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Opinion | The Playstation 5’s “no loading” SSD is a gimmick: here’s why

The PS5’s SSD won’t be enough to offset a substantially weaker GPU in 4K workloads (Image source: Sony)
The PS5’s SSD won’t be enough to offset a substantially weaker GPU in 4K workloads (Image source: Sony)
During Sony’s announcement of the PlayStation 5’s key specifications, the console maker lavished a lot of attention on the PS5’s new SSD. While the 5.5 GB/s storage solution is blazing fast, it is not a cure-all for other, fundamental compromises in the PlayStation 5’s architecture relative to the Series X.
Arjun Krishna Lal,

Yes, the PlayStation 5 features the single fastest consumer storage solution on the market, if you don’t count insane PCIe Gen4 striped RAID configurations. While faster storage is always a good thing, the PS5’s 825 GB SSD is not a cure-all for other deficiencies and compromises in its configuration.

During the PlayStation 5 spec reveal, Sony chose to draw attention away from the PlayStation 5’s graphics performance. One way it did this was by indicating that higher clock speeds may result in better than linear performance scaling, something that’s been conclusively ruled out for RDNA. Another way was by touting the PS5’s unusually fast SSD storage solution as a fundamental game changer. However, looking at the PC experience, and considering the fact that games have been authored with SSDs in mind for quite some time now, the real-world impact of that 5.5 GB/s storage solution might not be anywhere near as massive.

Let’s consider load times. The greatest supposed benefit of the PS5’s SSD is the complete elimination of load times from open world games. This operates under the assumption that I/O transfers are all that goes on when you’re presented with a loading screen. It’s important to recognise that a lot of CPU and GPU-intensive functions take place while loading too. Kingdom Come: Deliverance, a 2017 title built with the next-gen in mind, features advanced AI routines. Even running on SSD storage, certain actions like the in-game “wait” or “sleep” functions can take over 30 seconds. Why is this? It takes this long, even for Zen 2 CPU cores, to compute the AI routines and dynamic events happening offscreen during a loading period. 

This is also why, in the PC space, NVMe SSDs have next to no tangible impact on gaming performance vis-a-via far slower SATA SSDs. SATA SSDs generally cut load times in half or more relative to SSDs. NVMe SSDs, though, rarely shave off more than a second or two beyond that. This is because the rest of the loading process is not I/O bound.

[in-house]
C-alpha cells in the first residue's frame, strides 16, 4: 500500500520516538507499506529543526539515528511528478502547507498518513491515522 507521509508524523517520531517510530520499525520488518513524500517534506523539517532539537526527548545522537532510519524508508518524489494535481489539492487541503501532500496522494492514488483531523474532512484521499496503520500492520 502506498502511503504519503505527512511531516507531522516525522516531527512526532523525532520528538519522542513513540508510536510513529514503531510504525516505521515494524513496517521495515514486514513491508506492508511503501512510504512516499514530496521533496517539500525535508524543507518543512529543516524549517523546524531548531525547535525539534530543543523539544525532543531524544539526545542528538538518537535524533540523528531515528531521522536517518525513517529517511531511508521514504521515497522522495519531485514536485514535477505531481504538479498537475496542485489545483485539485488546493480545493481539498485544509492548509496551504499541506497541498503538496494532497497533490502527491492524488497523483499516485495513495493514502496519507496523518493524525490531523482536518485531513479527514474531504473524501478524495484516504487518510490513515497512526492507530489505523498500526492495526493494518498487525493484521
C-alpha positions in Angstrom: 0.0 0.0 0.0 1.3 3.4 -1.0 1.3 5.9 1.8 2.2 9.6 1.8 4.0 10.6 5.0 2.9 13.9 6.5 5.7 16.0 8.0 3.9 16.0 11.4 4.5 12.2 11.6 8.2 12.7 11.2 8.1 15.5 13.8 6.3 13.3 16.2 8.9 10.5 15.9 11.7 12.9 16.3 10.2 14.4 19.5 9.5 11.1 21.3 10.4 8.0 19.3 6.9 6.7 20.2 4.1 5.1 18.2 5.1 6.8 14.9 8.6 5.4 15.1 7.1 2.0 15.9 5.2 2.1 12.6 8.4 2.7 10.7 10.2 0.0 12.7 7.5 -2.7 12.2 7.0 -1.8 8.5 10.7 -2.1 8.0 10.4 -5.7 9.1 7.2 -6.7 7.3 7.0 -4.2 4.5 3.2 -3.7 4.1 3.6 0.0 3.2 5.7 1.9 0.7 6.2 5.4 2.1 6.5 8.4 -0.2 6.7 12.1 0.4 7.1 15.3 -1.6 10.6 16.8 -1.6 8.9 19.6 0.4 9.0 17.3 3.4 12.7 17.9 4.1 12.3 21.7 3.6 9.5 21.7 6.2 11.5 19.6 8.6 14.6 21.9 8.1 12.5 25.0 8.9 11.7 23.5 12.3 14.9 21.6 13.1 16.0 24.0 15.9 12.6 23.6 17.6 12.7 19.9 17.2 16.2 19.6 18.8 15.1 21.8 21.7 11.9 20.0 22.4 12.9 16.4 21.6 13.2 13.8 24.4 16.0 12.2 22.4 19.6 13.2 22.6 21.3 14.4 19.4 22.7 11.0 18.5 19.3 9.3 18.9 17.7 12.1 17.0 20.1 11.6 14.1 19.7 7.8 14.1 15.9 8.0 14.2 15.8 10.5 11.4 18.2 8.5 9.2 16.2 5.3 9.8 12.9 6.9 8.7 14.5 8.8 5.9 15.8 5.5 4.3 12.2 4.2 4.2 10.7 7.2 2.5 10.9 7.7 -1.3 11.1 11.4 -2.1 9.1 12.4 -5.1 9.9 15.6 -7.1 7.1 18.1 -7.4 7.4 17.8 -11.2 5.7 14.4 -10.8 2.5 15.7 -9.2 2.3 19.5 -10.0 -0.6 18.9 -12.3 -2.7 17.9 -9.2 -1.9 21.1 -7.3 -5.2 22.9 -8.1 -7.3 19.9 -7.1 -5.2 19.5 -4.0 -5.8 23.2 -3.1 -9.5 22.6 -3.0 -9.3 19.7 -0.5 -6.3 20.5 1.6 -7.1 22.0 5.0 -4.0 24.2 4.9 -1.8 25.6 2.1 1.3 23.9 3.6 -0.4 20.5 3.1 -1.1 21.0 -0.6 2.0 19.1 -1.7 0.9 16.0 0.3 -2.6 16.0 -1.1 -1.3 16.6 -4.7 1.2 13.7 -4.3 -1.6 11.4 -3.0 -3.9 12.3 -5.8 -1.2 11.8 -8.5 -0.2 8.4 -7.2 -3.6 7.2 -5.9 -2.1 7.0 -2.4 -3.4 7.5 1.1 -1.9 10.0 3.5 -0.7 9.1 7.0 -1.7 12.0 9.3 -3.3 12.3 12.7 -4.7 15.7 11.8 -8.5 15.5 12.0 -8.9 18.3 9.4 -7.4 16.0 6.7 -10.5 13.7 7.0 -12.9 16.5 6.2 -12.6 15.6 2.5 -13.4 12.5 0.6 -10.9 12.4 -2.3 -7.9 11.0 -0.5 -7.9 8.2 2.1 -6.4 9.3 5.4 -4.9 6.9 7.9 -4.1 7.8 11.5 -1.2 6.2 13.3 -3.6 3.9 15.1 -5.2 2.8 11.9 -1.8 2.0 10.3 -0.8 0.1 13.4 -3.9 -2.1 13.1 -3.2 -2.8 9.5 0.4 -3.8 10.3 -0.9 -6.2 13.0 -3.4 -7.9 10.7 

Claims that the PS5’s SSD will magically translate into better graphics performance relative to the Xbox Series X are even farther from the truth. Both the PS5 and the Xbox Series X have extremely fast storage solutions that, in the current scenario are well into the diminishing returns end of the storage speed spectrum.

The Xbox Series X has an SSD that delivers “only” 2.4 GB/s of throughput. Yet, this is fast enough that Microsoft’s confident in being able to implement features like Quick Resume and the Velocity Architecture. With storage that’s so fast the system’s already running into other bottlenecks on both platforms, there isn’t much more that the PS5’s SSD can do in practical terms. 

At the end of the day, both the PS5 and Xbox Series X deliver a genuine generational leap over eighth-gen consoles, and that’s something to look forward to. However, at least this generation, Sony will be on the back foot with respect to performance, and no amount of spin is likely to change that.

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> Notebook / Laptop Reviews and News > News > News Archive > Newsarchive 2020 03 > The Playstation 5’s “no loading” SSD is a gimmick: here’s why
Arjun Krishna Lal, 2020-03-21 (Update: 2020-03-22)
Arjun Krishna Lal
Arjun Krishna Lal - News Editor
I've had a passion for PC gaming since 1996, when I watched my dad score frags in Quake as a 1 year-old. I've gone on to become a Penguin-published author and tech journalist. When I'm not traveling the world, gathering stories for my next book, you can find me tinkering with my PC.